On 20 February three UN agencies and the government of South Sudan declared a state of famine in some parts of the country. At least 100,000 people are facing starvation while a further 1 million people are classified as “on the brink of famine,” with populations in Unity state most acutely affected. The UN estimates at least five million people will be food insecure by April. The UN Humanitarian Coordinator in South Sudan, Eugene Owuso, has blamed the government for the situation, noting that the famine is entirely “man made.” The food crisis in South Sudan is the result of years of pervasive insecurity, widespread civilian displacement, and regular attacks on humanitarian workers. Nearly three years of civil war have prevented farmers from planting and harvesting crops, and the delivery of food aid remains extremely dangerous and difficult.
The declaration of famine comes at a time of renewed fighting between the Army (SPLA) and armed rebels in several parts of the country. Three senior military officials recently resigned after accusing the SPLA and the government of committing and condoning war crimes and crimes against humanity, including the ethnic targeting of civilians.
In August 2015 the government and representatives of the rebel SPLA-IO signed a peace agreement to end South Sudan’s 2013-2015 civil war. Given the failure of the government to assist in the expeditious deployment of the Regional Protection Force, or to uphold its obligations under international law, the UN Security Council should immediately impose an arms embargo and targeted sanctions against senior military figures from both the SPLA and SPLA-IO who are implicated in ongoing violence.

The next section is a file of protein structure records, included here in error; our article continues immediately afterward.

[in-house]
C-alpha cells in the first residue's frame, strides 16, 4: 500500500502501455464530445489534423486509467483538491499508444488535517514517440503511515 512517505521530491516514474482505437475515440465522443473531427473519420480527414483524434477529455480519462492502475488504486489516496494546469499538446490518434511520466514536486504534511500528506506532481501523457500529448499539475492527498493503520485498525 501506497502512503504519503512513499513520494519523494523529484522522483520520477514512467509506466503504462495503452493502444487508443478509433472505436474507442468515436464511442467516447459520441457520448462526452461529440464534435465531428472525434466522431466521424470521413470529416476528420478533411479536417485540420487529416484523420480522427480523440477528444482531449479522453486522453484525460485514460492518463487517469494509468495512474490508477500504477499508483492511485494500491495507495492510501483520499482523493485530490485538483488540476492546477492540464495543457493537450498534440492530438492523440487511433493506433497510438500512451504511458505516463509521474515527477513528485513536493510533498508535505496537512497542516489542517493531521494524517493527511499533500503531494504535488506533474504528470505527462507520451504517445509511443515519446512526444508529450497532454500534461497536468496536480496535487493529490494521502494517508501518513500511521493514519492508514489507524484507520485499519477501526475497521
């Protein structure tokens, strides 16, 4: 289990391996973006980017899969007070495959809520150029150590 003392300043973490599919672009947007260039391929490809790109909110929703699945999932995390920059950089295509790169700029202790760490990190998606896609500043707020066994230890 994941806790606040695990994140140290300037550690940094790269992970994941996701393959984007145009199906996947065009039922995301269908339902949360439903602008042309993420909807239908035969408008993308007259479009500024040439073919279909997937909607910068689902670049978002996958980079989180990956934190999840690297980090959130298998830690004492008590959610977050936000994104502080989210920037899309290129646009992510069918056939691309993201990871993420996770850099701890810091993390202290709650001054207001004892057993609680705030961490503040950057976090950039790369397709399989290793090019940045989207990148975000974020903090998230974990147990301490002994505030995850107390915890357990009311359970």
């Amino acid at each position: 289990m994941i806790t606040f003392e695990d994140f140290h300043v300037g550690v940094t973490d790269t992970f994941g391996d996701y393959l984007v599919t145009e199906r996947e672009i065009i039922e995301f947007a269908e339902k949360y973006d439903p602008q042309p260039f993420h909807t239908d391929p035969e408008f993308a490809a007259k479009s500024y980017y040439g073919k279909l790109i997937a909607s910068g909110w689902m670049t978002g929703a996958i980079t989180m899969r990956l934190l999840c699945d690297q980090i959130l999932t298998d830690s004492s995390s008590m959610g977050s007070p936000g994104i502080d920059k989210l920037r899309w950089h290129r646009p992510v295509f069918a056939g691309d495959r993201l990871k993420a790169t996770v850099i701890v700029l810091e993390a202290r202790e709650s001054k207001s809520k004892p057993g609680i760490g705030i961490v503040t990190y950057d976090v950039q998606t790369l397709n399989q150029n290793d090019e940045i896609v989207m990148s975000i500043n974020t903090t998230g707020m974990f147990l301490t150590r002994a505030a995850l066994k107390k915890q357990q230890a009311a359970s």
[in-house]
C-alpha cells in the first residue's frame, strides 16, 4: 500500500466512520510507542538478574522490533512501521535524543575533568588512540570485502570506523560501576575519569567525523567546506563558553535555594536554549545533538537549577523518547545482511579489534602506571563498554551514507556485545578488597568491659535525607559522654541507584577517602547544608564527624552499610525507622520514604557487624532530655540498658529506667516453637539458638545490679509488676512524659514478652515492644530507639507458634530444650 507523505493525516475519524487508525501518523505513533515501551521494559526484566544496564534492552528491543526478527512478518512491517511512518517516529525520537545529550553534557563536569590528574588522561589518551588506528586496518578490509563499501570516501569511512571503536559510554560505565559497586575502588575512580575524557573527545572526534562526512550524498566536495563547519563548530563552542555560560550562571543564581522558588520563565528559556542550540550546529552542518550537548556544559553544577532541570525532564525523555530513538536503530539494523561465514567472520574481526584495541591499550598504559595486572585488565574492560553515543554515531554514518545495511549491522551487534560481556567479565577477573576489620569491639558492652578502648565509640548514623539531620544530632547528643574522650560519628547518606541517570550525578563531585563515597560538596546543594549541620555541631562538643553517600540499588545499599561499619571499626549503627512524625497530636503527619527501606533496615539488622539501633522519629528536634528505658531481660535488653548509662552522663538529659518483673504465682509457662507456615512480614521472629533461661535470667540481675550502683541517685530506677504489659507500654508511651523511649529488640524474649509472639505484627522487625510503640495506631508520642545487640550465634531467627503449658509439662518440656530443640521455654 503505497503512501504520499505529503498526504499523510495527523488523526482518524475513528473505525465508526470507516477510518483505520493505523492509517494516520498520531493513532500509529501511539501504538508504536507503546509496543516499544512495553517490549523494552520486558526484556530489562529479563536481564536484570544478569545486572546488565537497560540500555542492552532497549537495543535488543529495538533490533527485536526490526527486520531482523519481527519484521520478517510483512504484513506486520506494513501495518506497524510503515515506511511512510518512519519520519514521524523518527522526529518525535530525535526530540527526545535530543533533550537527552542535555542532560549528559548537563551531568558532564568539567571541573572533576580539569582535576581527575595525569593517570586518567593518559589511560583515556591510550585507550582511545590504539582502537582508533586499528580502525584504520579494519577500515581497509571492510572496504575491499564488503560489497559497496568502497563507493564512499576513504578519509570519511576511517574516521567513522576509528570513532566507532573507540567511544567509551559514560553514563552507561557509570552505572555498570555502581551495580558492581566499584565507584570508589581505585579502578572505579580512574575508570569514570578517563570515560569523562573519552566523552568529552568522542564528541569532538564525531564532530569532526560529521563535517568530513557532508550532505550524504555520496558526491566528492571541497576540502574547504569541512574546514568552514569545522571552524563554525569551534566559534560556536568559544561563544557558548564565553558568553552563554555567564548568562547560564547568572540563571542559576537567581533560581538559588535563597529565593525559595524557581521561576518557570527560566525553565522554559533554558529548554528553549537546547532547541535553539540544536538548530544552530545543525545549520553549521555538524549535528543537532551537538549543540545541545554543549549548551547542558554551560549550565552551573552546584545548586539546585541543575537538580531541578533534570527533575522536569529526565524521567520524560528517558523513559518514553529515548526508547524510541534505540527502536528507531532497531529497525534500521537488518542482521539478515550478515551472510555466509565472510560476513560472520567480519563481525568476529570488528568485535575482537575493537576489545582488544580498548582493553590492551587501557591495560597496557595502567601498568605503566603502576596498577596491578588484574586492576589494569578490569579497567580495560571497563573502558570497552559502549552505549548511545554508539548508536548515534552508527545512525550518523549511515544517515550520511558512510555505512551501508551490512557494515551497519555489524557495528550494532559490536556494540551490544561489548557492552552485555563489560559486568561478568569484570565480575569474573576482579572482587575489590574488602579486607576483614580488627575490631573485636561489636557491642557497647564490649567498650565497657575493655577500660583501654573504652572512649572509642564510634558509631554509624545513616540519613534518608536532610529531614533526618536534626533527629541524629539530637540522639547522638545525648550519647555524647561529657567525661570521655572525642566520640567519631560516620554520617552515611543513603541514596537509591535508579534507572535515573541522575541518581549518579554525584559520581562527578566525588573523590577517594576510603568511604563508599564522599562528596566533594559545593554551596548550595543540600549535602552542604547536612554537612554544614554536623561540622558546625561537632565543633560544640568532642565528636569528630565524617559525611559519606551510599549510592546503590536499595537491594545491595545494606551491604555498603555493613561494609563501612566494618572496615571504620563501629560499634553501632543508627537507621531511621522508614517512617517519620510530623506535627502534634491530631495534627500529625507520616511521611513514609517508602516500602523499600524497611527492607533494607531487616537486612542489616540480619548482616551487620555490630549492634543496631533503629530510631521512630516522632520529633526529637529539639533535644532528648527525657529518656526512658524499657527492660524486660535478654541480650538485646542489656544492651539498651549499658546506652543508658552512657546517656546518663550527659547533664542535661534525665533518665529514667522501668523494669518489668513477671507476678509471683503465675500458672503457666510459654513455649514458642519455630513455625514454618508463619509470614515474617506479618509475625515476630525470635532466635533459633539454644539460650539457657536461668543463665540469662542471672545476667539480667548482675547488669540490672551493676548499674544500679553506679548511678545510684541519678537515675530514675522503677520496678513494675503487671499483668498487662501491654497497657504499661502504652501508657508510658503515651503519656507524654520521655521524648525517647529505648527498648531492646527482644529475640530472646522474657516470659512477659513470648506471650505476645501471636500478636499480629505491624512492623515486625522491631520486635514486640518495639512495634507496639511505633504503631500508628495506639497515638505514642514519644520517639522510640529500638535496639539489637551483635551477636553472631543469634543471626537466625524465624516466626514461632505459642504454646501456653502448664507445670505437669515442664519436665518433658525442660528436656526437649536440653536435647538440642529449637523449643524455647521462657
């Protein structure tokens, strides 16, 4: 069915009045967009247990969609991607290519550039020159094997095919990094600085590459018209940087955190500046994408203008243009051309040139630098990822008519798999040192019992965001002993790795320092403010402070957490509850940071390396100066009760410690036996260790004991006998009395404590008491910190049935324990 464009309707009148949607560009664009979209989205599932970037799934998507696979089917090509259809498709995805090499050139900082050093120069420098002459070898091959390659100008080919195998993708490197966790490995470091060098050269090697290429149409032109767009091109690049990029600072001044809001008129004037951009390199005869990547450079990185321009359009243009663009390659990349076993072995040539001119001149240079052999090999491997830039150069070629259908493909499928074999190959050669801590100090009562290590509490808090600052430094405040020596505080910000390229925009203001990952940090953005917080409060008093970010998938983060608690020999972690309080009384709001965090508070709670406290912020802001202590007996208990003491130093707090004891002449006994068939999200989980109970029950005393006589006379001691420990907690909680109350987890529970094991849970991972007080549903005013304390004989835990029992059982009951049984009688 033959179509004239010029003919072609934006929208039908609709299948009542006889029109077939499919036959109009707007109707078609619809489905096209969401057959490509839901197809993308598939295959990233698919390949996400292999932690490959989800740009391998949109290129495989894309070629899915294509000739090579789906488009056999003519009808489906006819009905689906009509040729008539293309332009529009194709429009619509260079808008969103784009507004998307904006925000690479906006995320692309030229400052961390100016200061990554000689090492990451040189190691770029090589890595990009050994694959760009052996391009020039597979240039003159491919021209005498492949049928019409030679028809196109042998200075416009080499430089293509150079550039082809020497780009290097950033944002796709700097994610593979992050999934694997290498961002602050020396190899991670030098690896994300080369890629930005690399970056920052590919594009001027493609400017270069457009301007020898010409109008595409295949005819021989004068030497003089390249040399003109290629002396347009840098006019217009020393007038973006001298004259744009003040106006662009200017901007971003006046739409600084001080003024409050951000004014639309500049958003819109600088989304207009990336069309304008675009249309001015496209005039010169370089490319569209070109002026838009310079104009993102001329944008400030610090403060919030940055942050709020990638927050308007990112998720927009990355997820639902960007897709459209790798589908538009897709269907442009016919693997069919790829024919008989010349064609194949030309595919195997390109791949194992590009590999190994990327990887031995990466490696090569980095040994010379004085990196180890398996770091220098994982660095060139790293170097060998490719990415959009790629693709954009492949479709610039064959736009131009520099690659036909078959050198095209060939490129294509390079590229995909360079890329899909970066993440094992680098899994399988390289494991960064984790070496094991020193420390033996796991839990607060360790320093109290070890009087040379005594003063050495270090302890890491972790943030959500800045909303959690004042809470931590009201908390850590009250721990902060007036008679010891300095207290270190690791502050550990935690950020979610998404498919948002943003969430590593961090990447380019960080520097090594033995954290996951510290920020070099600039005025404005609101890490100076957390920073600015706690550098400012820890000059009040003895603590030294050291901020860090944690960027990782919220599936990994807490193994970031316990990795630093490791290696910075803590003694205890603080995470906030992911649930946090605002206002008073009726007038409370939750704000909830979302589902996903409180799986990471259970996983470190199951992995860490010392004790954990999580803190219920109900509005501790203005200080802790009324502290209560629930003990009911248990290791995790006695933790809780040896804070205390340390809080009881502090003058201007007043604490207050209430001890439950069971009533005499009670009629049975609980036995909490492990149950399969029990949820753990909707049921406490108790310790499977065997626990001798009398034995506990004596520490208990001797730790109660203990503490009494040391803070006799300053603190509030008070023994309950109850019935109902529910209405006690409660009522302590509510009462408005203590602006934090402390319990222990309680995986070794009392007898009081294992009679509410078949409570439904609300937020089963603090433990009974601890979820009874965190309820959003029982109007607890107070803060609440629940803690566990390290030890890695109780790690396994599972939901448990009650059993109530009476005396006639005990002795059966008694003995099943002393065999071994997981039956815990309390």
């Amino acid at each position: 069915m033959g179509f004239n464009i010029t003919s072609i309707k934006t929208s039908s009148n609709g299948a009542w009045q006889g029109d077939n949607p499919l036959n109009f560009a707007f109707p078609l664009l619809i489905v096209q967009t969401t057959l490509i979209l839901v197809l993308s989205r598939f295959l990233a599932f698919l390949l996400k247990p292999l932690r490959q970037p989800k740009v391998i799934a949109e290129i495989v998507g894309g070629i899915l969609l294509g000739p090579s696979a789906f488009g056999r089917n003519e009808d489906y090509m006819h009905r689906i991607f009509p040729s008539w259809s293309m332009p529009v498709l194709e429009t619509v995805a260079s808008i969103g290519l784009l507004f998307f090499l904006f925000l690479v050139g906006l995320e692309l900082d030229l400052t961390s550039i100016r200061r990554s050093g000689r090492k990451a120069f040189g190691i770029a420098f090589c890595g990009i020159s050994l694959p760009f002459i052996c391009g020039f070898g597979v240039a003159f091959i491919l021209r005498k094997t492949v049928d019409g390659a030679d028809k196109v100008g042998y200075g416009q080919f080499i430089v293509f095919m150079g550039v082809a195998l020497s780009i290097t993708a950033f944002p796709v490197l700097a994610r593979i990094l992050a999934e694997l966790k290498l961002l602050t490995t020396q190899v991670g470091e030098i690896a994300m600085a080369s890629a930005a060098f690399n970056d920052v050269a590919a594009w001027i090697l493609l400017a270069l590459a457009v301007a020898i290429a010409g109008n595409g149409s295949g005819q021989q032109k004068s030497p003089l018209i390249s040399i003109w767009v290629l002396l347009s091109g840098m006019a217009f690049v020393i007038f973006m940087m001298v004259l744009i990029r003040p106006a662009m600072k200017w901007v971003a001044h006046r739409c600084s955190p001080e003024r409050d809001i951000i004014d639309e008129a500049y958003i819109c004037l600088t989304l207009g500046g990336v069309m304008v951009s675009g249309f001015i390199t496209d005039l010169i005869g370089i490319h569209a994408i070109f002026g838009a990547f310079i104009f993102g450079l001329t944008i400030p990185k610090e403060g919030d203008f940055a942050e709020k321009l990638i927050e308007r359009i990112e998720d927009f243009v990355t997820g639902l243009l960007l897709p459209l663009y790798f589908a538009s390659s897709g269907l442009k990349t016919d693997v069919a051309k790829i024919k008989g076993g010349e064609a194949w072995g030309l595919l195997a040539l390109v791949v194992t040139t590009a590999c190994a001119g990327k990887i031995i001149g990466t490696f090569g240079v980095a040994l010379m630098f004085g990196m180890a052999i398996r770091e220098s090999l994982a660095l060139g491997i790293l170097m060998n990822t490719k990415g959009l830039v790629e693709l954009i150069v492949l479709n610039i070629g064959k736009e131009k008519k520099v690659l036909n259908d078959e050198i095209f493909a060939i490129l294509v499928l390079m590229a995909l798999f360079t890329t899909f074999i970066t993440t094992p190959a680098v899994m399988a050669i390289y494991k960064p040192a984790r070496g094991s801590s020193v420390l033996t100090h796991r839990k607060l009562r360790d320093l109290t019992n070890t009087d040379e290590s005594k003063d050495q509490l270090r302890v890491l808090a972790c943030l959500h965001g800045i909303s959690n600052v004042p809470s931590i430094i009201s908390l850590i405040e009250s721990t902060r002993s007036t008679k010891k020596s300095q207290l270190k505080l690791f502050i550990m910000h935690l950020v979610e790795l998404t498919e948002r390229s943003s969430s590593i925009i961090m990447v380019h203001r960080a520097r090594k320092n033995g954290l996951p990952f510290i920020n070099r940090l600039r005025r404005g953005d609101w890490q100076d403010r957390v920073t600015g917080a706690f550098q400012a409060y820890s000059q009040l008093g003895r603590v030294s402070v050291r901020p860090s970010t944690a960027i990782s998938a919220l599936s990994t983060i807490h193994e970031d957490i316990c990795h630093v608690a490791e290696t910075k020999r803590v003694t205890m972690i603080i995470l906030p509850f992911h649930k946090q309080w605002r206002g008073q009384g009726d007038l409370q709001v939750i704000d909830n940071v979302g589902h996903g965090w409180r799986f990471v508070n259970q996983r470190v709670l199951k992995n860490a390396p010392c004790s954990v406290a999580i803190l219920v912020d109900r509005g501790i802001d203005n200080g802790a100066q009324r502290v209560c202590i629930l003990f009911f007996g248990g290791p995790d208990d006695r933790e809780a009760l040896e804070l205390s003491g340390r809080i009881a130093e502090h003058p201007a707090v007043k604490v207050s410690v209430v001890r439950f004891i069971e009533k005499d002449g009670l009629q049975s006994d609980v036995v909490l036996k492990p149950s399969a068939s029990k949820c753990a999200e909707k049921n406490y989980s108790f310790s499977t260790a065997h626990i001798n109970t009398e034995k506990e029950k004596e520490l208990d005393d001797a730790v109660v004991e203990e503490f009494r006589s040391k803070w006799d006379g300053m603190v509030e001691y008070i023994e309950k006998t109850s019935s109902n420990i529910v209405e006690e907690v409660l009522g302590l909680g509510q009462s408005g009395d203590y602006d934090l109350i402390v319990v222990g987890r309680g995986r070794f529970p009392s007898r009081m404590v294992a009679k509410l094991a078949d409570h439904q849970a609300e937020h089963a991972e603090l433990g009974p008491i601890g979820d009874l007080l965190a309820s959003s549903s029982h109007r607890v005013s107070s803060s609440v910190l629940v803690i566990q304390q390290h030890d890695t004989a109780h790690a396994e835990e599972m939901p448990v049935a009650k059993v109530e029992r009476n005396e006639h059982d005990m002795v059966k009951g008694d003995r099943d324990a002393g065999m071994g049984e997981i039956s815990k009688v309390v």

On 16 February the government of Myanmar announced an end to its four-month “clearance operation” in northern Rakhine state. During the operation, which began on 10 October 2016, the security forces perpetrated systematic attacks against Rohingya civilians, including extrajudicial executions, rape and torture, which may amount to ethnic cleansing and crimes against humanity.
The UN Special Rapporteur on the situation of human rights in Myanmar, Ms. Yanghee Lee, is currently on a 3-day visit to Bangladesh, where she is meeting with Rohingya refugees as well as Bangladeshi officials, to discuss the humanitarian situation. According to the UN, between October 2016 and 20 February an estimated 73,000 people have crossed from Rakhine State into Bangladesh. While welcoming the announcement that security operations had ceased, Special Rapporteur Lee warned that “we cannot forget the numerous allegations of grave human rights violations.”
An international independent investigation into allegations of widespread and systematic human rights abuses in northern Rakhine State should be urgently established. On 16 February the Global Centre for the Responsibility to Protect joined seven other organizations in calling upon UN Secretary-General António Guterres to personally engage with the government of Myanmar regarding possible atrocities committed in Rakhine State and the ongoing plight of the Rohingya.
Ralph Bunche Institute for International Studies
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